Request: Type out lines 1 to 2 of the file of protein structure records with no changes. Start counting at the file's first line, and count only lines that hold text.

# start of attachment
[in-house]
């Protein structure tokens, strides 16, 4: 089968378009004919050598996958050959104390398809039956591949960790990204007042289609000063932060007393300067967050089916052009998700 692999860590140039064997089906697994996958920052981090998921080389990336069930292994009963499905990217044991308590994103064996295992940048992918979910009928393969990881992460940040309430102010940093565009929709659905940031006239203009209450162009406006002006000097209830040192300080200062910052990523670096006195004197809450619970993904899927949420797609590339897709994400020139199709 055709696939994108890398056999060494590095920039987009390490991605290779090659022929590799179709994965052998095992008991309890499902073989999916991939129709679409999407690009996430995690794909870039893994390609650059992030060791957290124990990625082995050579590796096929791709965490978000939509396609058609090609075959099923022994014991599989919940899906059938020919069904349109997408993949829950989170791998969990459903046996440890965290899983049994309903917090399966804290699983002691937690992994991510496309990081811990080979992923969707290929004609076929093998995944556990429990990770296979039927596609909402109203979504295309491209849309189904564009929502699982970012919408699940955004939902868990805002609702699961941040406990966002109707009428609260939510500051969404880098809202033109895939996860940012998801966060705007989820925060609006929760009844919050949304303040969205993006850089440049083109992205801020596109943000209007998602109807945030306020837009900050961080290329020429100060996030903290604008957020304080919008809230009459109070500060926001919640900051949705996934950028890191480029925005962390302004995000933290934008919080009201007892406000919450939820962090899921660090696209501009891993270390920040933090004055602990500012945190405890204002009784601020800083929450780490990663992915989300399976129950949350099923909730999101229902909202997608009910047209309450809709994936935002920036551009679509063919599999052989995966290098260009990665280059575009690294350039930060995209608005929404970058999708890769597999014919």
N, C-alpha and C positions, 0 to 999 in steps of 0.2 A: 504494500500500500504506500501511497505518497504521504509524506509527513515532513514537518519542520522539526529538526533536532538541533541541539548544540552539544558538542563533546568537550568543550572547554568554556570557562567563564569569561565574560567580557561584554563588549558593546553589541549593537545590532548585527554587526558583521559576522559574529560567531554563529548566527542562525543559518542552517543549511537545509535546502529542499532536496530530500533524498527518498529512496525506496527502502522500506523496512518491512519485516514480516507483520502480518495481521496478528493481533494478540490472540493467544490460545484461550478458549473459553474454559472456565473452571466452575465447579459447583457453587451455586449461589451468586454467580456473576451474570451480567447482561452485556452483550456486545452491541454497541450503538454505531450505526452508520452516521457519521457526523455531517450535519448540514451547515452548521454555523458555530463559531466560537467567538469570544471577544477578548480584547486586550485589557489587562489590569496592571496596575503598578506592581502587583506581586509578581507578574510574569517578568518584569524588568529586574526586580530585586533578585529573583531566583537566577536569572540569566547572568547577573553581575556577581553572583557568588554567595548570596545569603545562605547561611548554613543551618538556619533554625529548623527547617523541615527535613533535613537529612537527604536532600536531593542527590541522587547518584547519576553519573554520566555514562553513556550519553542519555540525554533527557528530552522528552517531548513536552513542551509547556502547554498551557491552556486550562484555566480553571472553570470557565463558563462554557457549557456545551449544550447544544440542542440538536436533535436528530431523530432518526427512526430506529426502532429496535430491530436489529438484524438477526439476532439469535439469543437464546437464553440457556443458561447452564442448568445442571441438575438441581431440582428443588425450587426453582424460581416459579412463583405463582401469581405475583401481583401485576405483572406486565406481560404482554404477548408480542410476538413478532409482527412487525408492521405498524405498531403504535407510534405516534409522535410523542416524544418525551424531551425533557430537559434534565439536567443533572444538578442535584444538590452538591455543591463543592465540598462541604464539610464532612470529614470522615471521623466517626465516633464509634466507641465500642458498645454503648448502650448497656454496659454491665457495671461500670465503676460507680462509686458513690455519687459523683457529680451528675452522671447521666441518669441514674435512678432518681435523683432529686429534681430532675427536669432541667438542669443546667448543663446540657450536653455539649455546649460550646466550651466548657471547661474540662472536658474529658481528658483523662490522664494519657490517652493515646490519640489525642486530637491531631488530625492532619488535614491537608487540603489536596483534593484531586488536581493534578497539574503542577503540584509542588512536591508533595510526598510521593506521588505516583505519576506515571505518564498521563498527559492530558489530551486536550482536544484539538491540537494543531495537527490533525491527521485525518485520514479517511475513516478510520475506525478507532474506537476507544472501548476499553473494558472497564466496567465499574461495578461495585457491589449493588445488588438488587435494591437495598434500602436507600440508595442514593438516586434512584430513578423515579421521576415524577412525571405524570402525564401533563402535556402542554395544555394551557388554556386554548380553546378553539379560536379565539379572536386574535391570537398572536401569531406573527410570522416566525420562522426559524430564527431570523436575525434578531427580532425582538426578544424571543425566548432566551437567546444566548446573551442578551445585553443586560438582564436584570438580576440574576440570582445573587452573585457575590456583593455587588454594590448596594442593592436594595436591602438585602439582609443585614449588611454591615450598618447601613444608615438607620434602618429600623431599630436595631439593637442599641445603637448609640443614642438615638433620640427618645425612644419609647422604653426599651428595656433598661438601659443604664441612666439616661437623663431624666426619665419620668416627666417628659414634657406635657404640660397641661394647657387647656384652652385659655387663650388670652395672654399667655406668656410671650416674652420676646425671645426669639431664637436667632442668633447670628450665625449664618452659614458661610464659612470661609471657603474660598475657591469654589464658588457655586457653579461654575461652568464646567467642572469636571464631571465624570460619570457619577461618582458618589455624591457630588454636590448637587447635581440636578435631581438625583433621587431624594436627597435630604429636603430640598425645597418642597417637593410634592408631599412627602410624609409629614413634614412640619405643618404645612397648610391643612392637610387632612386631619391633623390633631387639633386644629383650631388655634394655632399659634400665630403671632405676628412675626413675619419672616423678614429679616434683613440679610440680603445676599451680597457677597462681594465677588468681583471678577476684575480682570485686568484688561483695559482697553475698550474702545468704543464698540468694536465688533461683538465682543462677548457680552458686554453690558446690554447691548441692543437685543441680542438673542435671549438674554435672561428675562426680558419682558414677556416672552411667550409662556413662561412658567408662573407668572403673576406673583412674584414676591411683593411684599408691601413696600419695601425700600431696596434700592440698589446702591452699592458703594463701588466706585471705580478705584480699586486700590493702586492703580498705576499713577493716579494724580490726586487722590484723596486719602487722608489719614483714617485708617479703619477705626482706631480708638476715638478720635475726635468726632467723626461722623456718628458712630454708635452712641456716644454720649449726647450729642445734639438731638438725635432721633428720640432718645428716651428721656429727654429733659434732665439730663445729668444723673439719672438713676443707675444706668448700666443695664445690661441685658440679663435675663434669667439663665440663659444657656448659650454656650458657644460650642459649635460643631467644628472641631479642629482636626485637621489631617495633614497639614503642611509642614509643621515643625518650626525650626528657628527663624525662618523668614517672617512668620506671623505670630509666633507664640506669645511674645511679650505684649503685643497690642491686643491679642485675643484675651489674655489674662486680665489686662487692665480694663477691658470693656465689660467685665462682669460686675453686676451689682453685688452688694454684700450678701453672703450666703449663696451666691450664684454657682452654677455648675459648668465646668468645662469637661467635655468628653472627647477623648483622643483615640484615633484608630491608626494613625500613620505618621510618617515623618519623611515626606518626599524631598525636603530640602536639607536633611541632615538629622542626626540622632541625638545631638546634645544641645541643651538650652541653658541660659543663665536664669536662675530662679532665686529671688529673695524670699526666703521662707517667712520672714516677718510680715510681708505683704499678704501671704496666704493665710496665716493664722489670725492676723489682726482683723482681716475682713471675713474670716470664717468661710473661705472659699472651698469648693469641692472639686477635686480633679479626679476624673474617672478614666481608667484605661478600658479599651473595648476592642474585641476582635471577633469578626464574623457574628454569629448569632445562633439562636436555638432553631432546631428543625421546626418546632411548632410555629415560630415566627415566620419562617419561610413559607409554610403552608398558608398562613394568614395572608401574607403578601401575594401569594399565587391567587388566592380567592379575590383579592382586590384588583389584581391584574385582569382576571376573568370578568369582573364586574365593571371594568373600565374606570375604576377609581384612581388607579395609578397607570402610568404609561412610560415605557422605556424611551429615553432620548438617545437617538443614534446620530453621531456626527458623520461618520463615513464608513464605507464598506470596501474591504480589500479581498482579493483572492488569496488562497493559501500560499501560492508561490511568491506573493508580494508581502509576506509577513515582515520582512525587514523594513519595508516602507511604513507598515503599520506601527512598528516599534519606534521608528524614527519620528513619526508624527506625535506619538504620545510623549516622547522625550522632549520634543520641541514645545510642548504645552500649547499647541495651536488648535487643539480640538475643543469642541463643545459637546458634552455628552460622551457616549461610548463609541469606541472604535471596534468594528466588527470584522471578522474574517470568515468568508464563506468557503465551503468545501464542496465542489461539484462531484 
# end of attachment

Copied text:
[in-house]
């Protein structure tokens, strides 16, 4: 089968378009004919050598996958050959104390398809039956591949960790990204007042289609000063932060007393300067967050089916052009998700 692999860590140039064997089906697994996958920052981090998921080389990336069930292994009963499905990217044991308590994103064996295992940048992918979910009928393969990881992460940040309430102010940093565009929709659905940031006239203009209450162009406006002006000097209830040192300080200062910052990523670096006195004197809450619970993904899927949420797609590339897709994400020139199709 055709696939994108890398056999060494590095920039987009390490991605290779090659022929590799179709994965052998095992008991309890499902073989999916991939129709679409999407690009996430995690794909870039893994390609650059992030060791957290124990990625082995050579590796096929791709965490978000939509396609058609090609075959099923022994014991599989919940899906059938020919069904349109997408993949829950989170791998969990459903046996440890965290899983049994309903917090399966804290699983002691937690992994991510496309990081811990080979992923969707290929004609076929093998995944556990429990990770296979039927596609909402109203979504295309491209849309189904564009929502699982970012919408699940955004939902868990805002609702699961941040406990966002109707009428609260939510500051969404880098809202033109895939996860940012998801966060705007989820925060609006929760009844919050949304303040969205993006850089440049083109992205801020596109943000209007998602109807945030306020837009900050961080290329020429100060996030903290604008957020304080919008809230009459109070500060926001919640900051949705996934950028890191480029925005962390302004995000933290934008919080009201007892406000919450939820962090899921660090696209501009891993270390920040933090004055602990500012945190405890204002009784601020800083929450780490990663992915989300399976129950949350099923909730999101229902909202997608009910047209309450809709994936935002920036551009679509063919599999052989995966290098260009990665280059575009690294350039930060995209608005929404970058999708890769597999014919």